Lord) has been changed to one in English: "Out of Many, One
People". The arms which bears a red cross with five golden pineapples
superimposed on it has a male and
female Taino (Arawak) as supporters. The Crest is a Jamaican crocodile
surmounting the Royal Helmet and Mantlings.
description of the Jamaican Coat of Arms as taken from the records of the
College of Arms, London reads:
Arms, Argent on a Cross Gules five pine-apples slipped OR: and upon a
representation of Our Royal Helmet mantled OR doubled Ermine, for the Crest,
On a Wreath Argent and Gules, Upon a Log fesse wise a Crocodile Proper: And
for the Supporters, On the dexter side a West Indian Native Woman holding in
the exterior hand a Basket of Fruits and on the sinister side a West Indian
Native Man supporting by the exterior hand a Bow all proper."
Changes in the Coat of Arms: The Jamaica coat of Arms has seen quite
a number of changes, but only three are officially recorded. These changes
occurred in 1692, 1957 and 1962 respectively.
Although the colours
of the Supporters are described as all proper, that is, in natural
colours, it should be noted that in the approved colour sketch the feathered
headdress and feathered skirts are red and white.
The single feather
in the female figure's headdress is red, and the headband ermine is winter
white. The three tall feathers on the male figure are red, the headband and
the shorter feathers alternately red and white, commencing with the red (on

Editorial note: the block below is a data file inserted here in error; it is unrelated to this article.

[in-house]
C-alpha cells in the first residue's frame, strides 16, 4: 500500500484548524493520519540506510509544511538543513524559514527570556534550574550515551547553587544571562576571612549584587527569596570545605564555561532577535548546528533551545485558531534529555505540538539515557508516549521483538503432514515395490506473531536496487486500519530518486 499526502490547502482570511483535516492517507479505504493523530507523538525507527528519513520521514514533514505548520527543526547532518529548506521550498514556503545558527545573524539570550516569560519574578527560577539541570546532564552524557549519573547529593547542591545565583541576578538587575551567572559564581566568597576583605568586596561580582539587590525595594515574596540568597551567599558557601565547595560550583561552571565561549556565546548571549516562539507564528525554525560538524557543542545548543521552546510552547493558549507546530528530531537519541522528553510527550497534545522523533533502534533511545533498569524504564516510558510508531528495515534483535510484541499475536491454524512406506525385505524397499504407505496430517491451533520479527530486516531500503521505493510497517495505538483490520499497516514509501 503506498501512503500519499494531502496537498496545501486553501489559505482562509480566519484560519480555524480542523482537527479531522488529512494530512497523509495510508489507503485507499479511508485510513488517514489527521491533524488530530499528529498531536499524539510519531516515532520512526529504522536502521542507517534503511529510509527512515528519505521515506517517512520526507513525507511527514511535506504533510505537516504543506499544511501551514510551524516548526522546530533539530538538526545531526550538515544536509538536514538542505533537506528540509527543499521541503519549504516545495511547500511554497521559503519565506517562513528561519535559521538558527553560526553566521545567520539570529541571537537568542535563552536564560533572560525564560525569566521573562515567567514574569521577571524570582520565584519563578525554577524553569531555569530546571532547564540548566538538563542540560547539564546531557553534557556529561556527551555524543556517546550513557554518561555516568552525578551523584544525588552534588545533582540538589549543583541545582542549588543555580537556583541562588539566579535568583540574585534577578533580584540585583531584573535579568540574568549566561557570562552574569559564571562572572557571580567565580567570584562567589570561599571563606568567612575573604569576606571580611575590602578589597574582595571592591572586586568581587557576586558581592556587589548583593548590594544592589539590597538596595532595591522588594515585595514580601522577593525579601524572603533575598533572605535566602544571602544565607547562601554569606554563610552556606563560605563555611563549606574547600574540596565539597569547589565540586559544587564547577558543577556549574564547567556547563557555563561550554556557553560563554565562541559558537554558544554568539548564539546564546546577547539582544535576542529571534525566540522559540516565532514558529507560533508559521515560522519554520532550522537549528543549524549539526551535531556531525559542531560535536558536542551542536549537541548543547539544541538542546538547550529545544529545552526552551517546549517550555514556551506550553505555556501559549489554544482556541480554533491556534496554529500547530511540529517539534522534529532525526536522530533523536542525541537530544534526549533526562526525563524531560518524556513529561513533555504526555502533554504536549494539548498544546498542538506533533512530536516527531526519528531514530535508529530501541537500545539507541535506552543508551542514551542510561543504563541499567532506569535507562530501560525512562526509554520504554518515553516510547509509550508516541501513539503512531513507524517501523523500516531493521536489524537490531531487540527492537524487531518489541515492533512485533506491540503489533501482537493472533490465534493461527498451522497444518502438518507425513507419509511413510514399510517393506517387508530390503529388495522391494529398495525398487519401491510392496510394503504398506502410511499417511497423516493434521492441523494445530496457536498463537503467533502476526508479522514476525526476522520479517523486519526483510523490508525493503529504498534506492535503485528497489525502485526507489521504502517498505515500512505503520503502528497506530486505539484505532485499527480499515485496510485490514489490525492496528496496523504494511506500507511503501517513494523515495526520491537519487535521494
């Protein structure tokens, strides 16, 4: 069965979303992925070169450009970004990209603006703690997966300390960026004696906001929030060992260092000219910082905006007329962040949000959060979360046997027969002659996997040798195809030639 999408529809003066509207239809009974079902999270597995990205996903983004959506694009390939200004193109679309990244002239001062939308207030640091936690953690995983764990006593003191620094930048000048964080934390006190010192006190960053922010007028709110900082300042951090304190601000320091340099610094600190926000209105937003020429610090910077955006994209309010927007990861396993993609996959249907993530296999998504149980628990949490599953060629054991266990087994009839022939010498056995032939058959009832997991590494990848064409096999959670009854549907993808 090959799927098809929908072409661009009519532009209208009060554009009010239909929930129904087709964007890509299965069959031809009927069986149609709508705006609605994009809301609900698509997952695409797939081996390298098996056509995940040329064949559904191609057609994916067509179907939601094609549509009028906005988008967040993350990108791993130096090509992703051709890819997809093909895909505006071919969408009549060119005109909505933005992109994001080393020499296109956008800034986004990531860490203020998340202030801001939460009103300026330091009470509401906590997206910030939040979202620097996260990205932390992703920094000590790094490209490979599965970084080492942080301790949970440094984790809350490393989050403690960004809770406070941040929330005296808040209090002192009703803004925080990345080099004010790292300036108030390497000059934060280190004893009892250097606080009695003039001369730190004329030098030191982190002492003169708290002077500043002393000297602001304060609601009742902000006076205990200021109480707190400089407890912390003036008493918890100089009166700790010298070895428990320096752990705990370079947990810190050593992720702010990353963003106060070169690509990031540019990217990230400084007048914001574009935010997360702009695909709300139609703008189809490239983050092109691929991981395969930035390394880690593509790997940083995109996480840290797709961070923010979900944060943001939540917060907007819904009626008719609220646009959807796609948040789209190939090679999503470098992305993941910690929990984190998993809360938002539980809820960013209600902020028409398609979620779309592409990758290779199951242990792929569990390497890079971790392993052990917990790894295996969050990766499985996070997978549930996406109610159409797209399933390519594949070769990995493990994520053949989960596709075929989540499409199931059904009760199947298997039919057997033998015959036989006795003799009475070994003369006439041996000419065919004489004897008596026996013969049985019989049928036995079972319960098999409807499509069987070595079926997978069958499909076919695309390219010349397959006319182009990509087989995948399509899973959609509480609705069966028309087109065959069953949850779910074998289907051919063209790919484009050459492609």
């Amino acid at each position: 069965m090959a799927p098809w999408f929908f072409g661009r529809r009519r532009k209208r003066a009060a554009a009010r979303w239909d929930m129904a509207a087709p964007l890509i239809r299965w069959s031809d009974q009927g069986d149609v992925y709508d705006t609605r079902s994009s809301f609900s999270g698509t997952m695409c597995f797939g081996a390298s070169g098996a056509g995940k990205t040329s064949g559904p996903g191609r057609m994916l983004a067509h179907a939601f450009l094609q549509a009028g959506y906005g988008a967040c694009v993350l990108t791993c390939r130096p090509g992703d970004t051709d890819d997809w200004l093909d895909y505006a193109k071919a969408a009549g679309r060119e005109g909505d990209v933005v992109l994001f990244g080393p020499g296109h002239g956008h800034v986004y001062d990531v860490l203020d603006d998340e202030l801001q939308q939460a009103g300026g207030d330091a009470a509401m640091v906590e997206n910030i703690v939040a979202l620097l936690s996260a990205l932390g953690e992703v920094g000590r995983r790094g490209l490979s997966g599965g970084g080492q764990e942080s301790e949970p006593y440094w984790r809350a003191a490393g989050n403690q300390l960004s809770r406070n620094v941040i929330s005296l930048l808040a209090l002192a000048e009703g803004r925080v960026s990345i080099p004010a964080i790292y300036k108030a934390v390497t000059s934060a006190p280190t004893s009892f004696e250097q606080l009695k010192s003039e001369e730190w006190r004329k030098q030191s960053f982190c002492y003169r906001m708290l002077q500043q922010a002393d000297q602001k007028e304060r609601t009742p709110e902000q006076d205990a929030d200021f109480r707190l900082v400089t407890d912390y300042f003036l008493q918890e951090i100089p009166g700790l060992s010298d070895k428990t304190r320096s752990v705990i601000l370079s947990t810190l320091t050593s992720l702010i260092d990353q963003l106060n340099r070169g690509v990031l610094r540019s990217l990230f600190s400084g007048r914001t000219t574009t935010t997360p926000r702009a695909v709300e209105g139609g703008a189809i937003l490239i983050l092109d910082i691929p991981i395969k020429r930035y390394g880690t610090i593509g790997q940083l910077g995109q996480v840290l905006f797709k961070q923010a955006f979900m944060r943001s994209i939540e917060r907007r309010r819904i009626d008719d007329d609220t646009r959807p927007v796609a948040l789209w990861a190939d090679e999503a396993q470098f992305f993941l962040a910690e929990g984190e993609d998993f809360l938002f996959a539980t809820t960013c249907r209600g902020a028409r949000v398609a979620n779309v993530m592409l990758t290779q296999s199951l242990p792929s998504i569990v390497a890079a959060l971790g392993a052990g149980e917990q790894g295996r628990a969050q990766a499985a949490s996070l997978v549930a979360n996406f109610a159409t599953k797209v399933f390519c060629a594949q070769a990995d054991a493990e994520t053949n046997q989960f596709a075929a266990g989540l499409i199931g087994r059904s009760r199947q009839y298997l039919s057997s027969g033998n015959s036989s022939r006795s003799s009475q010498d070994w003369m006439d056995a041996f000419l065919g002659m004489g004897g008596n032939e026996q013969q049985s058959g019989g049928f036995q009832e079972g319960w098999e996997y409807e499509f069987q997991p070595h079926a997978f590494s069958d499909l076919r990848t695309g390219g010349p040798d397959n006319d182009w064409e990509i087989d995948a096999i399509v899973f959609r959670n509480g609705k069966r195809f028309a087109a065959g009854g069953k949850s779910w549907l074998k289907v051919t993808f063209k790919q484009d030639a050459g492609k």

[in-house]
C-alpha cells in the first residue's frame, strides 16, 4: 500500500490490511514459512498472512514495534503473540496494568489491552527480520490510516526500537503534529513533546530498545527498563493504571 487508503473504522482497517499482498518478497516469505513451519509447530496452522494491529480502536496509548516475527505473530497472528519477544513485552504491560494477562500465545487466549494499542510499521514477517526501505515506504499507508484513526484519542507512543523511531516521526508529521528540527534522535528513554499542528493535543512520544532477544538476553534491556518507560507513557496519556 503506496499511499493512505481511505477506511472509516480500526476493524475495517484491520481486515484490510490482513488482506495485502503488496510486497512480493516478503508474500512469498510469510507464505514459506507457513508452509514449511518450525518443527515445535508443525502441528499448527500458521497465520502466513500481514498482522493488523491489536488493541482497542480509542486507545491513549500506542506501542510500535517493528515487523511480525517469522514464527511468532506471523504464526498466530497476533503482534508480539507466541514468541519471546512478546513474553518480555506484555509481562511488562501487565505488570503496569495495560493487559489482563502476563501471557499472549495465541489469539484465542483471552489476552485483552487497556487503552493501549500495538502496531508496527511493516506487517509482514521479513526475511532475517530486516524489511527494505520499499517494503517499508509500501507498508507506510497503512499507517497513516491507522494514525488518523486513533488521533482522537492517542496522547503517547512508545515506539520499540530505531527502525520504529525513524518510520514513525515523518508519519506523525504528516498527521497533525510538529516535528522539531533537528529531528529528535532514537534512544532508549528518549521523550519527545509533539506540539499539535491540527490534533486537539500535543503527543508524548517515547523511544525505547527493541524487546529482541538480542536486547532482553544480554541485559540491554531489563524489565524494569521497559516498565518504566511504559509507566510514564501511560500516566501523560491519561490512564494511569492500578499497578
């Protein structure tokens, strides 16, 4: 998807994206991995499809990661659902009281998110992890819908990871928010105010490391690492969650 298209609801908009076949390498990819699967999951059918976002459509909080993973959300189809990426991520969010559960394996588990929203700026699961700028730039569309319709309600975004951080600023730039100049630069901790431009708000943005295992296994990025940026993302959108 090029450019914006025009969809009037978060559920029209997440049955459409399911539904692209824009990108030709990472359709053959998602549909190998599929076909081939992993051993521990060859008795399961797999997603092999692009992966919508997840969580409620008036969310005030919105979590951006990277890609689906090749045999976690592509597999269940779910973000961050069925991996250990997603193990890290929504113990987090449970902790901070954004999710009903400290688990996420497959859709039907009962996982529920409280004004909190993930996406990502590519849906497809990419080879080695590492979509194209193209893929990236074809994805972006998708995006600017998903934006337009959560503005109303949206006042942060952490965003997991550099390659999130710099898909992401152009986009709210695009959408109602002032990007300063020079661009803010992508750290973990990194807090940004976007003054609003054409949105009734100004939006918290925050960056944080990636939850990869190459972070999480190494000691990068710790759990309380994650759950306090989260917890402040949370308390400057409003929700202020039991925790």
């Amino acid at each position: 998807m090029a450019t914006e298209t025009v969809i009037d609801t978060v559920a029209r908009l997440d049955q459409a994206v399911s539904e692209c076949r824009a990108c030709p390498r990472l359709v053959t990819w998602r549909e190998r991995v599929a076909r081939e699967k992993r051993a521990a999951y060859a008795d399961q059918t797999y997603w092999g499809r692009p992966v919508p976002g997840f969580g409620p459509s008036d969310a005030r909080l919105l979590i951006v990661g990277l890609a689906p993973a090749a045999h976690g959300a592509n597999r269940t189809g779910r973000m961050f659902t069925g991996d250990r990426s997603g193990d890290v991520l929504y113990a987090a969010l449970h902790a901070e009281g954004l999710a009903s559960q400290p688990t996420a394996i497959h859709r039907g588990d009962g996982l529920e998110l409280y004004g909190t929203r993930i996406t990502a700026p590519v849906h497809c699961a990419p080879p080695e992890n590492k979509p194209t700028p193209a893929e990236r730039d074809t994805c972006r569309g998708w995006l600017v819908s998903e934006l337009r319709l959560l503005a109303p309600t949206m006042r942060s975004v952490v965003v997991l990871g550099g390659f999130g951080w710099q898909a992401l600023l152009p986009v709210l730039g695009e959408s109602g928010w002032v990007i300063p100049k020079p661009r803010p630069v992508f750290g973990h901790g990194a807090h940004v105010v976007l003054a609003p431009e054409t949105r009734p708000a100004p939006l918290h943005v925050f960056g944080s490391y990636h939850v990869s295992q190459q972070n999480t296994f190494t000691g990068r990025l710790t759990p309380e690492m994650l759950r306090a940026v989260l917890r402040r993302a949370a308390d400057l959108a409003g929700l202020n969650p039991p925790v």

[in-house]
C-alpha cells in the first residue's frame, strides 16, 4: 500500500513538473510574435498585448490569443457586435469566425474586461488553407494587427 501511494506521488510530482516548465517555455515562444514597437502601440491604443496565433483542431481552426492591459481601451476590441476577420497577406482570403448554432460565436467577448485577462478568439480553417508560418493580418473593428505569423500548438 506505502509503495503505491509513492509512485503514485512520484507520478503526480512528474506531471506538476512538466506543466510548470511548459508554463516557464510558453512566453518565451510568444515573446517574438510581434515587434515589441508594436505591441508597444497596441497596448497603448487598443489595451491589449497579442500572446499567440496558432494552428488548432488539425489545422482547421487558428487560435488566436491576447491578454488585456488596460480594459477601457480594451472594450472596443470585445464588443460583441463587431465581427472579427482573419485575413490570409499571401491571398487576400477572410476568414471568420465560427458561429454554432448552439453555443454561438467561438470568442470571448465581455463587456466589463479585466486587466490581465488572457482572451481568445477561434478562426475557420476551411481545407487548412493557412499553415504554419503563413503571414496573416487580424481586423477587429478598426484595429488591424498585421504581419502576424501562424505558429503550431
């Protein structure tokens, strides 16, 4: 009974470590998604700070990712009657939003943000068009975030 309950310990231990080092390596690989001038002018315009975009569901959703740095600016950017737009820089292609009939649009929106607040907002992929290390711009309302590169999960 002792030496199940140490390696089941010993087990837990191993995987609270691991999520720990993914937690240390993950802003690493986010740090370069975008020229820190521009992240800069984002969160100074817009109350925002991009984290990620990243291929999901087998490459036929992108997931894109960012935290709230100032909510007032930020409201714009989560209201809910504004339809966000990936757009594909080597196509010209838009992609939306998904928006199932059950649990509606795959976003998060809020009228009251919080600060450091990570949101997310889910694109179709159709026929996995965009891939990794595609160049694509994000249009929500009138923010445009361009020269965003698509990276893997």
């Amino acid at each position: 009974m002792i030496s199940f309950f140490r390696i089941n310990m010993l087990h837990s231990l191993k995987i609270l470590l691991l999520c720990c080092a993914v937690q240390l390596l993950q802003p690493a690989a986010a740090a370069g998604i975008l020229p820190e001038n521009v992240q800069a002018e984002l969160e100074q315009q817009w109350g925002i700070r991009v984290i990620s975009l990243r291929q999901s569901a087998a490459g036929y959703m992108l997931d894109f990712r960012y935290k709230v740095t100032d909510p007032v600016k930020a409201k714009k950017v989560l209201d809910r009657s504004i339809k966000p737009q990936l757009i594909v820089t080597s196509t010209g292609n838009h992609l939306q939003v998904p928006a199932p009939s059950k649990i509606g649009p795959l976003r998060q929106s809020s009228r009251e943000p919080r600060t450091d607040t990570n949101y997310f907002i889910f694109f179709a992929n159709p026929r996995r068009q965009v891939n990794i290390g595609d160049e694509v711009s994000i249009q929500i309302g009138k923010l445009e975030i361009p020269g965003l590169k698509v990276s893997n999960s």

the left as seen by the observer) and the ending with a white feather on the
right. The waistbands on the feathered skirts of both supporters are red.
The strips of
feathers making up the skirts are alternately red and white commencing with
the red (on the left as seen by the observer) and ending with outer white
feathers on the right.”
a photograph of a sculptured version click here
Obverse and reverse of the royal seal for Jamaica as in the register
of the College of Arms, Coll. Arms, Walker Grants 2, p. 5.:
On the obverse a native of Jamaica making an offer to king Charles
II. L.: CAROLVS II D. G. MAG BRIT. FRAN. ET HIB.
PER DOMIN JAMAICÆ.
On the reverse the achievement of Jamaica with helmet and crest and
the motto INDVS VTERQUE SERVIET VNI (Both Indies must serve one (Lord)). L.: ECCE ALIVM RAMOS PORREXIT IN ORBEM NEC STERILIS CRVX EST.
The note on the page reads:
Seale with the Armes, Crest & Supporters for
with the Reverse by Warrant to Mr
the Kings Graver. Dat Febr. 3rd 1661.
Car 2 d. 
An engraving of the seal is from a 18th century
collection of medals, coins and seals. On this engraving the motto on the
obverse is readable: DVRO DE CORTICE FRVCTVS QVAM DULCES. :
Jamaica Defence Force
Hubert de Vries 2008.09.18
Gonçalo Argote de Molina, Nobleza del Andaluzia, Sevilla, por Fernando
Diaz, año 1588. The original quotation reads:
….. Y don Christoval Colon primer
Conquistador de el nuevo mundo de las Indias, que como escrive Paulo Iovio en
sus Elogios, fue natural de Albizolo cerca de Saona de aquesta Señoria, de
quien deciende la Casa del Duque de//
de Veragua Almirãte de las Indias, y Marques de Xamayca. Cuyas Armas son un Escudo en Mantel, en el primero un Castillo
de oro en campo roxo, y en el segundo un Leo(n) Roxo en campo de plata, y en lo
baxo unas Ondas de plata y azul con cinco islas de oro, con una letra q(ue)
A Castilla, y a Leon mundo nuevo dio Colon. (...)
 ) As there was some doubt as to the proper blason of these arms they were confirmed in 1957, the royal helmet and mantling being allowed.
 ) Illustration from: Woodcock, Thomas & John Martin Robinson: The Oxford Guide to Heraldry. Oxford 1988, p. 158.
 ) Vertue,
Georges: Medals, Coins, Great Seals, and other works of Thomas Simon engraved
by Georges Vertue. Second Edition. London MDCCLXXX. (Digitized by Google).